• -p is a flag for showing progress bars during the obfuscation operations. When using the tool in batch operations/automatic builds it's convenient to have progress bars disabled, otherwise this flag should be enabled to see the obfuscation progress.
  • -k VT_API_KEY is needed only when using VirusTotal obfuscator, to set the API key(s) to be used when communicating with Virus Total. Can be set multiple times to cycle through the API keys during the requests (e.g., -k VALID_VT_KEY_1 -k VALID_VT_KEY_2).
Let's consider now a simple working example to see how Obfuscapk works:
$ # original.apk is a valid Android apk file.
$ obfuscapk -o RandomManifest -o Rebuild -o NewSignature -o NewAlignment original.apk
When running the above command, this is what happens behind the scenes:
  • since no working directory was specified, a new working directory (obfuscation_working_dir) is created in the same location as original.apk (this can be useful to inspect the smali files/manifest/resources in case of errors)
  • some checks are performed in order to make sure that all the needed files/executables are available
  • the actual obfuscation process begins: the specified obfuscators are executed (in order) one by one until there's no obfuscator left or until an error is encountered
    • when running the first obfuscator, original.apk is decompiled with apktool and the results are stored into the working directory
    • since the first obfuscator is RandomManifest, the entries in the decompiled Android manifest are reordered randomly (without breaking the xml structures)
    • Rebuild obfuscator simply rebuilds the application (now with the modified manifest) using apktool, and since no output file was specified, the resulting apk file is saved in the working directory created before
    • NewSignature obfuscator signs the newly created apk file with a custom certificate contained in this keystore
    • NewAlignment obfuscator uses zipalign tool to align the resulting apk file
  • when all the obfuscators have been executed without errors, the resulting obfuscated apk file can be found in obfuscation_working_dir/original_obfuscated.apk, signed, aligned and ready to be installed into a device/emulator
As seen in the previous example, Rebuild, NewSignature and NewAlignment obfuscators are always needed to complete an obfuscation operation, in order to build the final obfuscated apk. They are not actual obfuscation techniques, but they are needed in the build process and so they are included in the list of obfuscators to keep the overall architecture modular.

The obfuscators included in Obfuscapk can be divided into different categories, depending on the operations they perform:
  • Trivial: as the name suggests, this category includes simple operations (that do not modify much the original application), like signing the apk file with a new signature.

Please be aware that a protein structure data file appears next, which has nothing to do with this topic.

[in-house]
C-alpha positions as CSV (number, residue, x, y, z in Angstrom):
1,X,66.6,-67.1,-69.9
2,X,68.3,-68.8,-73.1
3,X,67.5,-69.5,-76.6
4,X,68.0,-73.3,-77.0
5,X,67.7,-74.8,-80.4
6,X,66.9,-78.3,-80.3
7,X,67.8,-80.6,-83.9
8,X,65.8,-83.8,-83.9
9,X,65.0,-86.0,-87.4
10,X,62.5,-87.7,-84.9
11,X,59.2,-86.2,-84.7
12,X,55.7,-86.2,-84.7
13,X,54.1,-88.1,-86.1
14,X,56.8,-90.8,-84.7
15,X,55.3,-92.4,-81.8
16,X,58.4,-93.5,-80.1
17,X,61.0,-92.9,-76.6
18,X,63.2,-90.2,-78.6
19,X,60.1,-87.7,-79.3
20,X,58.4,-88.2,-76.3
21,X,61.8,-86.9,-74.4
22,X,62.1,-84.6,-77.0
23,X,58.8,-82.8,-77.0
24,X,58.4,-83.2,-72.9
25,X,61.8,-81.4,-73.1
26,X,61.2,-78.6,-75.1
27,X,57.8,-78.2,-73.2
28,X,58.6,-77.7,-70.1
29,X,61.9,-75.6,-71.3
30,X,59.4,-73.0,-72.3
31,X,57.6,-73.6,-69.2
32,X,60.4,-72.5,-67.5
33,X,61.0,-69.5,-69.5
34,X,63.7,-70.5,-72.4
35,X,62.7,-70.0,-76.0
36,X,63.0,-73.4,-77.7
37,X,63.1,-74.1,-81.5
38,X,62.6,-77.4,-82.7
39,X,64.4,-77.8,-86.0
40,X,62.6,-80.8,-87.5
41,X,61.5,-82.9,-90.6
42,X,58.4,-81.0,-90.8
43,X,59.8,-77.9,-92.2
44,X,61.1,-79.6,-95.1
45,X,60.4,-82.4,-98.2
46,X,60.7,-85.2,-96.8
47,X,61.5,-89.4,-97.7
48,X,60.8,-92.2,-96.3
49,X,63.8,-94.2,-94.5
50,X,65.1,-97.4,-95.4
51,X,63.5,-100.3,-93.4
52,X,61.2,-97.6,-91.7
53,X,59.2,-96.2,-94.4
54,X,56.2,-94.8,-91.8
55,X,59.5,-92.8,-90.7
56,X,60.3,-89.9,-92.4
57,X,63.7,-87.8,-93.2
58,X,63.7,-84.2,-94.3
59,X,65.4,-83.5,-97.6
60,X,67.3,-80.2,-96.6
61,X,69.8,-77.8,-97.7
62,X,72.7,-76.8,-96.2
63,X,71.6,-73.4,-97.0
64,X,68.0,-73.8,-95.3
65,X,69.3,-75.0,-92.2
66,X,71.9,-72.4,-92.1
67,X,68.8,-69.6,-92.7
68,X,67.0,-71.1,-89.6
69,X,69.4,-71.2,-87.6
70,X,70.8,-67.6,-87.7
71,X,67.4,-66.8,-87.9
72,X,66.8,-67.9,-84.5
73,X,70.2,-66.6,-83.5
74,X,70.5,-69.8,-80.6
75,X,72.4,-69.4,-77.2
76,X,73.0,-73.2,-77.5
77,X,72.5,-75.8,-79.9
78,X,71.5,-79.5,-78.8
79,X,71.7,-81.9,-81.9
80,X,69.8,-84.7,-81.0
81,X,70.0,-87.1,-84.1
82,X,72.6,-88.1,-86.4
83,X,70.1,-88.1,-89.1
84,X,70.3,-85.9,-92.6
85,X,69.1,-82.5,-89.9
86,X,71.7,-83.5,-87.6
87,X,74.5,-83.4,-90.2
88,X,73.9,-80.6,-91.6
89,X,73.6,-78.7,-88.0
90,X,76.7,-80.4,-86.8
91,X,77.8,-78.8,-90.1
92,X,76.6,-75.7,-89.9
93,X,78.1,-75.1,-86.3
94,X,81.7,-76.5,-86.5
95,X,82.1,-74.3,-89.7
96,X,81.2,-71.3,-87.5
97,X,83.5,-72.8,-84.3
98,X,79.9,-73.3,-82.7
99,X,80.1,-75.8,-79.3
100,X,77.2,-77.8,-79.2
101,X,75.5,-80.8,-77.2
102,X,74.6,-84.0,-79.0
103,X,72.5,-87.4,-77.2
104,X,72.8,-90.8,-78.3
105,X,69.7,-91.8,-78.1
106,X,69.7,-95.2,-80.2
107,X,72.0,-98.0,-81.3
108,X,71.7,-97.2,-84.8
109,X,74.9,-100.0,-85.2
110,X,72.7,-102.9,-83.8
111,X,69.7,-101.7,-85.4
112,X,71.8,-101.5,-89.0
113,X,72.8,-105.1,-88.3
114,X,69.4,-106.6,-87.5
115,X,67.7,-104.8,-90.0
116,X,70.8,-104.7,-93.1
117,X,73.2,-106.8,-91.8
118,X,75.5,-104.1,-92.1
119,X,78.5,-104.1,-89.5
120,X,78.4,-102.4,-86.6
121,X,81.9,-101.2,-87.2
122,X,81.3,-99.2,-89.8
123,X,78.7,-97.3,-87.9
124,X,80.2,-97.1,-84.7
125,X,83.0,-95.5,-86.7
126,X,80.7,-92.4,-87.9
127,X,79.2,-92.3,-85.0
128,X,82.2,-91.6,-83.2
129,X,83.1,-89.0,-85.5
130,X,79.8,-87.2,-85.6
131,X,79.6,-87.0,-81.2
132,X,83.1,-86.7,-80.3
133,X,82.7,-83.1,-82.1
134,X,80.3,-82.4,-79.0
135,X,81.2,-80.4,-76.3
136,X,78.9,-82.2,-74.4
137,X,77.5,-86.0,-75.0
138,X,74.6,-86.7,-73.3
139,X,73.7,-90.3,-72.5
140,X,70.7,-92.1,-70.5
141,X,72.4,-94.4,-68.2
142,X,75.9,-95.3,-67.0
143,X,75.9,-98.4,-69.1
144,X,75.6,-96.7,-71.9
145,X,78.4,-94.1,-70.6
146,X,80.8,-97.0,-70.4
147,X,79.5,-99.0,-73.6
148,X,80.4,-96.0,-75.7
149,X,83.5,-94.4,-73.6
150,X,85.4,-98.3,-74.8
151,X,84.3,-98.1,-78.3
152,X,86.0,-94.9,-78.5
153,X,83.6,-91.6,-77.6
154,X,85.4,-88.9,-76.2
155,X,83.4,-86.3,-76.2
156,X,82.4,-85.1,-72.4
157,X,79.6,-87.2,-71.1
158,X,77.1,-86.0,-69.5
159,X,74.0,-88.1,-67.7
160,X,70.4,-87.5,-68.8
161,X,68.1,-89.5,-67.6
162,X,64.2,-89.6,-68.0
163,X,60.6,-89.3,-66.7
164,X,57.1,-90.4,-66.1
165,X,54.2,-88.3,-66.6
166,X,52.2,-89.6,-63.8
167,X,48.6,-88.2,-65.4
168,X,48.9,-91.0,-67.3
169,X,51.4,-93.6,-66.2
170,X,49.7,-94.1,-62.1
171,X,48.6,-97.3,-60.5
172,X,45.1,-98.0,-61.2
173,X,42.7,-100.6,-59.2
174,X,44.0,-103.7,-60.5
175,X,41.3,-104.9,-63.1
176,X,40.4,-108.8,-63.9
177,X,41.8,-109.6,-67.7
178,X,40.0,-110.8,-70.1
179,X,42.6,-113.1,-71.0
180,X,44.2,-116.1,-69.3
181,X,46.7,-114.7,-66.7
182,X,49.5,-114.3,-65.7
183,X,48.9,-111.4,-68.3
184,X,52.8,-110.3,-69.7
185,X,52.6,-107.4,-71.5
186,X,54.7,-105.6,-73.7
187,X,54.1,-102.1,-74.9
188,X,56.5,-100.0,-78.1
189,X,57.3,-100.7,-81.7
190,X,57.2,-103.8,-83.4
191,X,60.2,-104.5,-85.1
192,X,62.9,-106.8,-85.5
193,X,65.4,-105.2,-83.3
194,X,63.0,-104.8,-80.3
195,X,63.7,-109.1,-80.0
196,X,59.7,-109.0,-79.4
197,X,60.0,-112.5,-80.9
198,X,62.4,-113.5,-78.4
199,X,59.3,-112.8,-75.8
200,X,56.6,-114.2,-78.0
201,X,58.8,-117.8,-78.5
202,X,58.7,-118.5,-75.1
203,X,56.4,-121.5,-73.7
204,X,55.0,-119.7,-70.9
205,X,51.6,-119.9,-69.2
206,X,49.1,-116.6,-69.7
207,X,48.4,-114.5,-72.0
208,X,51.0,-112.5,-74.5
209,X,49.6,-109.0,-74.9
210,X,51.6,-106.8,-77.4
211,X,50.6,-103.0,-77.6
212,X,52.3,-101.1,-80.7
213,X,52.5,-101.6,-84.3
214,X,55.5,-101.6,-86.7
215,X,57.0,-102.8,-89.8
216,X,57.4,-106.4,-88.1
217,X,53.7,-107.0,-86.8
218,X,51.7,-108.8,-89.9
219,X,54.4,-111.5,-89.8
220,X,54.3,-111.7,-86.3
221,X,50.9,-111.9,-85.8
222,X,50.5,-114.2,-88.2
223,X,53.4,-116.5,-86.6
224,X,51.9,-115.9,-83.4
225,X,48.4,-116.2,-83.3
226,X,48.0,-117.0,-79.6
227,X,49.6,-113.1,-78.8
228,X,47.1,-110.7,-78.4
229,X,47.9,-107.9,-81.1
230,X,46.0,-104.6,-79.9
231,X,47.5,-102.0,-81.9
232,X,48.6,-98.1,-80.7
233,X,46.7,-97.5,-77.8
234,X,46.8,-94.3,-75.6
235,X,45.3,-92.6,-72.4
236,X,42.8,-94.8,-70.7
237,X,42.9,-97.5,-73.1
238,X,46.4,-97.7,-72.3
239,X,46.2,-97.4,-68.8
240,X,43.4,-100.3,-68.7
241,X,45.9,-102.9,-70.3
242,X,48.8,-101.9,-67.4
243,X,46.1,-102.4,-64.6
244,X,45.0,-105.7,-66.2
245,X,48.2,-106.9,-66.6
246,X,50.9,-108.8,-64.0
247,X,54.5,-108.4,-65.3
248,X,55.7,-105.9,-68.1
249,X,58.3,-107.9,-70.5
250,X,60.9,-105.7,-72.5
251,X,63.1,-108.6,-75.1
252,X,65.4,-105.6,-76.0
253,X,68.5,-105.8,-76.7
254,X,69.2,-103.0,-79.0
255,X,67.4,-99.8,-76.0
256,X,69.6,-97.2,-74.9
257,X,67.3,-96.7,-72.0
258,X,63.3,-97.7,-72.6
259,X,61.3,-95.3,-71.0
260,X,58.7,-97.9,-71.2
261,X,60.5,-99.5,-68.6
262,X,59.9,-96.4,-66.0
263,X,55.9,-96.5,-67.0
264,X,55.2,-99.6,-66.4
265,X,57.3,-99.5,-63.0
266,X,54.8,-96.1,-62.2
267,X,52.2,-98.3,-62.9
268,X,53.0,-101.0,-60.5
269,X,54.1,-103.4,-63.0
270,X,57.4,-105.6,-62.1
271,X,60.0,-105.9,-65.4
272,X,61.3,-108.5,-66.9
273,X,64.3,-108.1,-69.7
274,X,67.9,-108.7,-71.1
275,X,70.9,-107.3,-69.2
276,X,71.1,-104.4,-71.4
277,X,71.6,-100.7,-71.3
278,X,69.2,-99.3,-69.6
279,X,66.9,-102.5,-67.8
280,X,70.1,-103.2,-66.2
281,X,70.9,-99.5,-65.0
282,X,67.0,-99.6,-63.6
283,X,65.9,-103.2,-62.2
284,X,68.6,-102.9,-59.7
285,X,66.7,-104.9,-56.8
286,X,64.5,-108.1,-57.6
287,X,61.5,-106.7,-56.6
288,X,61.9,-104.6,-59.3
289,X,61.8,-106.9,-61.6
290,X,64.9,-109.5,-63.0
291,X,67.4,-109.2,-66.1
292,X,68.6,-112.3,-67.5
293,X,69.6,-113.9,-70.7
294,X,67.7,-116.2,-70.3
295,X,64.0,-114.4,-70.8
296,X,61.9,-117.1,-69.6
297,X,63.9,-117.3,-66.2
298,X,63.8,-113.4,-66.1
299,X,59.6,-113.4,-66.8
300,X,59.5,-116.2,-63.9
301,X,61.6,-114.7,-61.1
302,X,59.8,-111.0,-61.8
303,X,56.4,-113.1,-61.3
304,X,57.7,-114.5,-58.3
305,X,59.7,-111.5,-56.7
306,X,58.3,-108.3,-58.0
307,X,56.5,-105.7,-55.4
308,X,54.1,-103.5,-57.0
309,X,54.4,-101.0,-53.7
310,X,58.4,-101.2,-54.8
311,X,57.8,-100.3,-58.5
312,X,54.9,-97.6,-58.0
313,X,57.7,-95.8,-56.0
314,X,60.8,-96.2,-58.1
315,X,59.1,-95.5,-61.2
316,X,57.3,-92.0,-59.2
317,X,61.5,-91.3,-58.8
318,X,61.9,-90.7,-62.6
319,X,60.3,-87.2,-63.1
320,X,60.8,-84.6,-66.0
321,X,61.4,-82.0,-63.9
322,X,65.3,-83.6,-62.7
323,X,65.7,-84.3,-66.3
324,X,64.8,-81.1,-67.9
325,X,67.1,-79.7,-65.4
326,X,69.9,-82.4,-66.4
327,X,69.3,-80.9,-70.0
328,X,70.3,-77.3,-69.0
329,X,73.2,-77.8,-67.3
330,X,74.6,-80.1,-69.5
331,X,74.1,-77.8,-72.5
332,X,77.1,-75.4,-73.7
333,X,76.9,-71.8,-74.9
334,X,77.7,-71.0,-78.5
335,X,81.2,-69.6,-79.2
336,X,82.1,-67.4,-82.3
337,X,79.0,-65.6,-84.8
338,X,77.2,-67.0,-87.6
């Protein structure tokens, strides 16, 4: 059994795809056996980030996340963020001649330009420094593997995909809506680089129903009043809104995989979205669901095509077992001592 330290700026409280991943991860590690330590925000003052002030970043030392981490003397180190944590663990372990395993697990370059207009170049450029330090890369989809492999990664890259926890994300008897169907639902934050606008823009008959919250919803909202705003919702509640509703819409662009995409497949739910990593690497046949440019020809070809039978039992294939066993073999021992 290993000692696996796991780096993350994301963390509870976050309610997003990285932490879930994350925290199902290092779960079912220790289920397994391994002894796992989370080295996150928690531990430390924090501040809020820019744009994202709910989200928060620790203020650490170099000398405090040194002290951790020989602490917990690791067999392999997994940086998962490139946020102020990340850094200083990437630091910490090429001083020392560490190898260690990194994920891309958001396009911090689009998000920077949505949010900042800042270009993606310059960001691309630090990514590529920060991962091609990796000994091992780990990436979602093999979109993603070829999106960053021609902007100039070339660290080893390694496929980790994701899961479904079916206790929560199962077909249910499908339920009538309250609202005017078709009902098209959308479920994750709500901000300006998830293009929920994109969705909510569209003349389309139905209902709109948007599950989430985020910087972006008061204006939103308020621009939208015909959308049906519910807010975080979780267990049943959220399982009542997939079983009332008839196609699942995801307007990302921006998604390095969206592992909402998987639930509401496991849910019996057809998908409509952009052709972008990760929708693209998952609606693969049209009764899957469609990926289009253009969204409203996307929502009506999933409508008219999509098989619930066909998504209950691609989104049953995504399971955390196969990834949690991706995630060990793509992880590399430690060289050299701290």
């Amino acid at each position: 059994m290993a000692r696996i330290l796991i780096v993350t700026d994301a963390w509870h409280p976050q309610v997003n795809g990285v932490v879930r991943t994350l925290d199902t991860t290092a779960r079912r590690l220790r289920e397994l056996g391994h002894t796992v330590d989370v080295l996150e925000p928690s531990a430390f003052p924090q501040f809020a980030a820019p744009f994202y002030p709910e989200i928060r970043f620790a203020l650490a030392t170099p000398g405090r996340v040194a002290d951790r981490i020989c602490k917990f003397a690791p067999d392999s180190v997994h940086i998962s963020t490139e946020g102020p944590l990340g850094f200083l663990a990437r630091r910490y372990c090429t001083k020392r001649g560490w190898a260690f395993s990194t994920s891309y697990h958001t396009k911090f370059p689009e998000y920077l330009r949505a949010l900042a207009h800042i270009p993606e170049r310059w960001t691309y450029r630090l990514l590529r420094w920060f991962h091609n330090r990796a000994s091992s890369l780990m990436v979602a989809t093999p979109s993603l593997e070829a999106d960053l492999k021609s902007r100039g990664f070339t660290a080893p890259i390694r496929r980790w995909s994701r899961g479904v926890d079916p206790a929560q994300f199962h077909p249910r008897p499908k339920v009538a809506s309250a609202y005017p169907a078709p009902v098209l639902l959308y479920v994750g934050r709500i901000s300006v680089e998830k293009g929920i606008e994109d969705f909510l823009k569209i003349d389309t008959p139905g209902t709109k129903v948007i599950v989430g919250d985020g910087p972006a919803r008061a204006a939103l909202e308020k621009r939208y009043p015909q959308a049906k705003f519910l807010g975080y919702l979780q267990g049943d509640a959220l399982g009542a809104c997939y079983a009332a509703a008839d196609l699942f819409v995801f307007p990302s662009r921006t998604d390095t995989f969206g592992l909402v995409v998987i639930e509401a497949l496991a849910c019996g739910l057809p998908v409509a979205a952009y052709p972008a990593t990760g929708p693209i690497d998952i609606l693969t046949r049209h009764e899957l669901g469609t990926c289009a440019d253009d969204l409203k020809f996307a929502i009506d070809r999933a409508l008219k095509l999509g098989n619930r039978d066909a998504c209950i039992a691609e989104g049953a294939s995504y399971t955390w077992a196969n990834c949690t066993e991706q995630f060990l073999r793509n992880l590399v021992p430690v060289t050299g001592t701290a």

• Rename: operations that change the names of the used identifiers (classes, fields, methods).
  • Encryption: packaging encrypted code/resources and decrypting them during the app execution. When Obfuscapk starts, it automatically generates a random secret key (32 characters long, using ASCII letters and digits) that will be used for encryption.
  • Code: all the operations that involve the modification of the decompiled source code.
  • Resources: operations on the resource files (like modifying the manifest).
  • Other
The obfuscators currently bundled with Obfuscapk are briefly presented below (in alphabetical order). Please refer to the code for more details.
NOTE: not all the obfuscators below correspond to real obfuscation techniques (e.g., Rebuild, NewSignature, NewAlignment and VirusTotal), but they are implemented as obfuscators in order to keep the architecture modular and easy to extend with new functionality.

AdvancedReflection [Code]
Uses reflection to invoke dangerous APIs of the Android Framework. In order to find out if a method belongs to the Android Framework, Obfuscapk refers to the mapping discovered by Backes et al.

ArithmeticBranch [Code]
Insert junk code. In this case, the junk code is composed by arithmetic computations and a branch instruction depending on the result of these computations, crafted in such a way that the branch is never taken.

AssetEncryption [Encryption]
Encrypt asset files.

CallIndirection [Code]
This technique modifies the control-flow graph without impacting the code semantics: it adds new methods that invoke the original ones. For example, an invocation to the method m1 will be substituted by a new wrapper method m2, that, when invoked, it calls the original method m1.

ClassRename [Rename]
Change the package name and rename classes (even in the manifest file).

ConstStringEncryption [Encryption]
Encrypt constant strings in code.

DebugRemoval [Code]
Remove debug information.

FieldRename [Rename]
Rename fields.

Goto [Code]
Given a method, it inserts a goto instruction pointing to the end of the method and another goto pointing to the instruction after the first goto; it modifies the control-flow graph by adding two new nodes.

LibEncryption [Encryption]
Encrypt native libs.

MethodOverload [Code]
It exploits the overloading feature of the Java programming language to assign the same name to different methods but using different arguments. Given an already existing method, this technique creates a new void method with the same name and arguments, but it also adds new random arguments. Then, the body of the new method is filled with random arithmetic instructions.

MethodRename [Rename]
Rename methods.

NewAlignment [Trivial]
Realign the application.

NewSignature [Trivial]
Re-sign the application with a new custom signature.

Nop [Code]
Insert junk code. Nop, short for no-operation, is a dedicated instruction that does nothing. This technique just inserts random nop instructions within every method implementation.

RandomManifest [Resource]
Randomly reorder entries in the manifest file.

Rebuild [Trivial]
Rebuild the application.

Reflection [Code]
This technique analyzes the existing code looking for method invocations of the app, ignoring the calls to the Android framework (see AdvancedReflection). If it finds an instruction with a suitable method invocation (i.e., no constructor methods, public visibility, enough free registers, etc.) such invocation is redirected to a custom method that will invoke the original method using the Reflection APIs.

Reorder [Code]
This technique consists of changing the order of basic blocks in the code. When a branch instruction is found, the condition is inverted (e.g., branch if lower than, becomes branch if greater or equal than) and the target basic blocks are reordered accordingly. Furthermore, it also randomly re-arranges the code abusing goto instructions.

ResStringEncryption [Encryption]
Encrypt strings in resources (only those called inside code).

VirusTotal [Other]
Send the original and the obfuscated application to Virus Total. You must provide the VT API key (see -k option).


This software was developed for research purposes at the Computer Security Lab (CSecLab), hosted at DIBRIS, University of Genoa.


Obfuscapk - A Black-Box Obfuscation Tool For Android Apps Obfuscapk - A Black-Box Obfuscation Tool For Android Apps Reviewed by Zion3R on 8:30 AM Rating: 5